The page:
The most common question asked of me was, “Why does your country want to have war with us?” I was floored by this, because of course I was certain the Cold War was entirely the Soviet Union’s fault. I would reply, “My country tells me you want to have war with us!” This exchange, that happened multiple times, is one of my strongest memories from that summer. It would always end with the two of us, Russian and American, reassuring each other that the last thing in the world we wanted was war.

As I traveled around the country it was shocking to me to see the wounds of World War II still evident. Some beautiful palaces, bombed by the Germans, were still in the process of being rebuilt. There was a name for an entire generation that had no fathers—so many men had been killed in WWII. It was easy to believe that the Russian people had no appetite for war.

This trip opened my eyes to the propaganda of my own country. It was a defining moment in my life: I realized I had been lied to by my own government. I started questioning everything I had been told.

Just recently I watched a documentary called “My Perestroika,” that to my delight is partly about Soviet life in exactly the time I was there. The film is made up of interviews with five Muscovites (filmed in 2009 or so, film was released in 2010); they were students in the same Moscow middle school in 1977. Their interviews are intercut with one man’s home movies of his childhood, Soviet propaganda films from the late 1970s and early 1980s, and news clips of the changes that perestroika brought.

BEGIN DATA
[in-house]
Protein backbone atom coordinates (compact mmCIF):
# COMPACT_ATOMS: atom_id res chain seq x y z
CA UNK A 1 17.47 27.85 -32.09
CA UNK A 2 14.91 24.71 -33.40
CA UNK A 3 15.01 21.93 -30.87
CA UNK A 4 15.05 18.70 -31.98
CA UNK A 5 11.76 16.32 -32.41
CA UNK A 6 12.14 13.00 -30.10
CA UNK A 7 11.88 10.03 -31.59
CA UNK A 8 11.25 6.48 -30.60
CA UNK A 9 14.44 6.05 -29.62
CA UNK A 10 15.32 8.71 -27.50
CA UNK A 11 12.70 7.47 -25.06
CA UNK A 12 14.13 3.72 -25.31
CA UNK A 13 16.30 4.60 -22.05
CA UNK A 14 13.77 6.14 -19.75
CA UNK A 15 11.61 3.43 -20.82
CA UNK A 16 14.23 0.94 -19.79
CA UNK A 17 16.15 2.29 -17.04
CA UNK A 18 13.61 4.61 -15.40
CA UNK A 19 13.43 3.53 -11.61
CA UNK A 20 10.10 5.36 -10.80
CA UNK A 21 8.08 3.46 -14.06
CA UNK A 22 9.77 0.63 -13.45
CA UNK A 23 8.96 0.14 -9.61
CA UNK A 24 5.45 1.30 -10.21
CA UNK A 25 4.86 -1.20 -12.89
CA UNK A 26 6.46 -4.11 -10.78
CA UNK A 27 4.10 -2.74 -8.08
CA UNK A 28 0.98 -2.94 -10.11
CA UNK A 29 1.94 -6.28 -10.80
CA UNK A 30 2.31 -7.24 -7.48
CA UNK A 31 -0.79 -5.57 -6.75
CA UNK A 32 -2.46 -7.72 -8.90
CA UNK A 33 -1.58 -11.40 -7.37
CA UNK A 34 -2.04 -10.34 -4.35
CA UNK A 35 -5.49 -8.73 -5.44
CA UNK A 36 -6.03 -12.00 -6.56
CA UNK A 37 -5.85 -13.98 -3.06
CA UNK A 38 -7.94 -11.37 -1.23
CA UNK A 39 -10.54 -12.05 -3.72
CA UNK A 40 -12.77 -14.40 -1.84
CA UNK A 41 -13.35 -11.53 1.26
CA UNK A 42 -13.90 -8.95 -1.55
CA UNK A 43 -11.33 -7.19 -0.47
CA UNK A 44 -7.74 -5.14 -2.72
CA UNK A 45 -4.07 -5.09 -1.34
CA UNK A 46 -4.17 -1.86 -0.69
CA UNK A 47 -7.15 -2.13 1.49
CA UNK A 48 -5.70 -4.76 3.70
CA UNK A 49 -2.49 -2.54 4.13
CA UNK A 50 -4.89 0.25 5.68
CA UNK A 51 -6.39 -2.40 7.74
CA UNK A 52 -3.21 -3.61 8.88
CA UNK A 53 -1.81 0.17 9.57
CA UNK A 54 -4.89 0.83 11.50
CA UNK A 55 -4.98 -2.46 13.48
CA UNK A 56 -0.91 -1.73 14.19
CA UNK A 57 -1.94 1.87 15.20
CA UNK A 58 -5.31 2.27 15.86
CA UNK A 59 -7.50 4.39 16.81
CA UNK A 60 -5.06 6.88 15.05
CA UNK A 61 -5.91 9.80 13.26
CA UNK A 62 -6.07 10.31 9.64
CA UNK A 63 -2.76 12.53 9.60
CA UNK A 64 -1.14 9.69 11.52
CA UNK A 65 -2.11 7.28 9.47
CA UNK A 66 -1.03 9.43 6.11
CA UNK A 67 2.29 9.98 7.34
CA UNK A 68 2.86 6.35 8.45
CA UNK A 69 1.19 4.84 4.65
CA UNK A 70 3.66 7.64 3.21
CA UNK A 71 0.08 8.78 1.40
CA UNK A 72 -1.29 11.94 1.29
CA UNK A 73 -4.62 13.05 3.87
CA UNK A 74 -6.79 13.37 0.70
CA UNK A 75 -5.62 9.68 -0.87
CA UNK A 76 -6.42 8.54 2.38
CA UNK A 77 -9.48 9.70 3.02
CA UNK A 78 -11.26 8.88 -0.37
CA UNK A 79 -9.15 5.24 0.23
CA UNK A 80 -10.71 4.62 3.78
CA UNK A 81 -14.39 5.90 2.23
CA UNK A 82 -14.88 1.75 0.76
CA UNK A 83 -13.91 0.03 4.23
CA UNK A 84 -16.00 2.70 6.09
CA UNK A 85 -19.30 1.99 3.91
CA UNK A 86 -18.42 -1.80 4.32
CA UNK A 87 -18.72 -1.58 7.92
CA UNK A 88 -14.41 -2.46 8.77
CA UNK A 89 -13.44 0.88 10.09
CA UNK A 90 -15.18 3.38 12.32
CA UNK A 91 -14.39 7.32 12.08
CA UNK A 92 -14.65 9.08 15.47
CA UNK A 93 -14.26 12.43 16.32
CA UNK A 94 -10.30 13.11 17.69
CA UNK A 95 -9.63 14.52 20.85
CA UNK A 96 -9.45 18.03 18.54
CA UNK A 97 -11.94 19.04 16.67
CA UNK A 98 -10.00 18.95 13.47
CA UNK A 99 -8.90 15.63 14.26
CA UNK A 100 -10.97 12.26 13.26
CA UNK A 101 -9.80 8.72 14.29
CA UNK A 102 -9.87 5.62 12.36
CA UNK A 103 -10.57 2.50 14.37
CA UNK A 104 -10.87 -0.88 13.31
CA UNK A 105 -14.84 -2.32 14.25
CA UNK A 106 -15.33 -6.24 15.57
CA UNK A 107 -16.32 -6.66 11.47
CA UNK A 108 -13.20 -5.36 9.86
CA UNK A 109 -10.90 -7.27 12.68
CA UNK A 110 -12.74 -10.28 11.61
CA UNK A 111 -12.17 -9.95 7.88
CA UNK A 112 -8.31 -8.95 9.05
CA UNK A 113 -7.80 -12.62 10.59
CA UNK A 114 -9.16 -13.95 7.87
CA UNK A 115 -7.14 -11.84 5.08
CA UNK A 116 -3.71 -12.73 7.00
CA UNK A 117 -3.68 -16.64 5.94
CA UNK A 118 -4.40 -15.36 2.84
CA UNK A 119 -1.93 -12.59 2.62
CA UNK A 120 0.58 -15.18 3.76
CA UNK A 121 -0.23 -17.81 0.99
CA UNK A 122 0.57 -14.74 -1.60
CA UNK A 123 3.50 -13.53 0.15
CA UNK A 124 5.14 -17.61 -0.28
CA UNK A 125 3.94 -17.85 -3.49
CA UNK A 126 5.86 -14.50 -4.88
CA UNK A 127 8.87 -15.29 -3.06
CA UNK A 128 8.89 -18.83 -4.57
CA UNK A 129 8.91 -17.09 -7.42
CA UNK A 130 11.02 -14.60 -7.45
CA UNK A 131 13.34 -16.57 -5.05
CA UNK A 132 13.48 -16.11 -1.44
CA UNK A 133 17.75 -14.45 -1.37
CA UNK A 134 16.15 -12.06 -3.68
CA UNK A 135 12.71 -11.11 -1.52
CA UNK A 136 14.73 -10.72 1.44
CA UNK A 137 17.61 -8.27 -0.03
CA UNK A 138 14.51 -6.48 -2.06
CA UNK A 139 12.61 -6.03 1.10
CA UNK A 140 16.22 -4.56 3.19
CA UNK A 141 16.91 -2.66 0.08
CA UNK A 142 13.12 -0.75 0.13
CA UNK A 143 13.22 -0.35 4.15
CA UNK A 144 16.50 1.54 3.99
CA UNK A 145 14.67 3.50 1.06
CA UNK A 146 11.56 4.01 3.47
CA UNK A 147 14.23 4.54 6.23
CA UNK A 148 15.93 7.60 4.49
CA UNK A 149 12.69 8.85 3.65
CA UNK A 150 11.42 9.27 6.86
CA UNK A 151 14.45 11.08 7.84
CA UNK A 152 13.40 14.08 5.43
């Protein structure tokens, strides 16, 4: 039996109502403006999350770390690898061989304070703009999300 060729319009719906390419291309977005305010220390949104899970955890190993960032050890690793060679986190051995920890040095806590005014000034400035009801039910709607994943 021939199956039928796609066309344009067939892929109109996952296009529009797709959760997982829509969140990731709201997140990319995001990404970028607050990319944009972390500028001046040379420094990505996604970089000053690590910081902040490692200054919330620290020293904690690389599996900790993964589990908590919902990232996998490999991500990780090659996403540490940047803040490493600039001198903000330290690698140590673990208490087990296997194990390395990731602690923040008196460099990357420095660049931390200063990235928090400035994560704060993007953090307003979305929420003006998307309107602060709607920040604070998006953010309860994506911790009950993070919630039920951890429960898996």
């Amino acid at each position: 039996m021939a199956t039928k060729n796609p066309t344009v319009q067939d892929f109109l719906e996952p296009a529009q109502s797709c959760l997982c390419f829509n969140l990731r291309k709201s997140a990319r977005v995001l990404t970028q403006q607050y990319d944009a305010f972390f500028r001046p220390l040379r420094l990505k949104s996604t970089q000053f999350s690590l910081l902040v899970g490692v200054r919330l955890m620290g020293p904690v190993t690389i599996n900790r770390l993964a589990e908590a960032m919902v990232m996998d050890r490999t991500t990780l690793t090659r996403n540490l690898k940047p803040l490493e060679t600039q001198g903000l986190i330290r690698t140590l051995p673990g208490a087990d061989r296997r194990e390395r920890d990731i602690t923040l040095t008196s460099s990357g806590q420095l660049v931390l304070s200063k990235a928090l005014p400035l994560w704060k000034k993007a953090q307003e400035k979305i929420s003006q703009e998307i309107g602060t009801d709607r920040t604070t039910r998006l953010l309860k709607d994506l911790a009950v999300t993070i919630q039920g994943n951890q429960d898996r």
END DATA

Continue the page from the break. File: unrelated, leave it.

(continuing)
The people interviewed in the film were in college during the collapse of the Soviet system, so they are old enough to have strong memories of the Soviet system; they were young enough to participate in the demonstrations and activities of the early 1990s; and now as adults they are dealing with the changing economic circumstances of post-Soviet Russia. One has become a successful businessman and is the most American-like of the five, but the other four all mourn what they see as a loss: the increasing Americanization of their culture where the only thing that matters is money.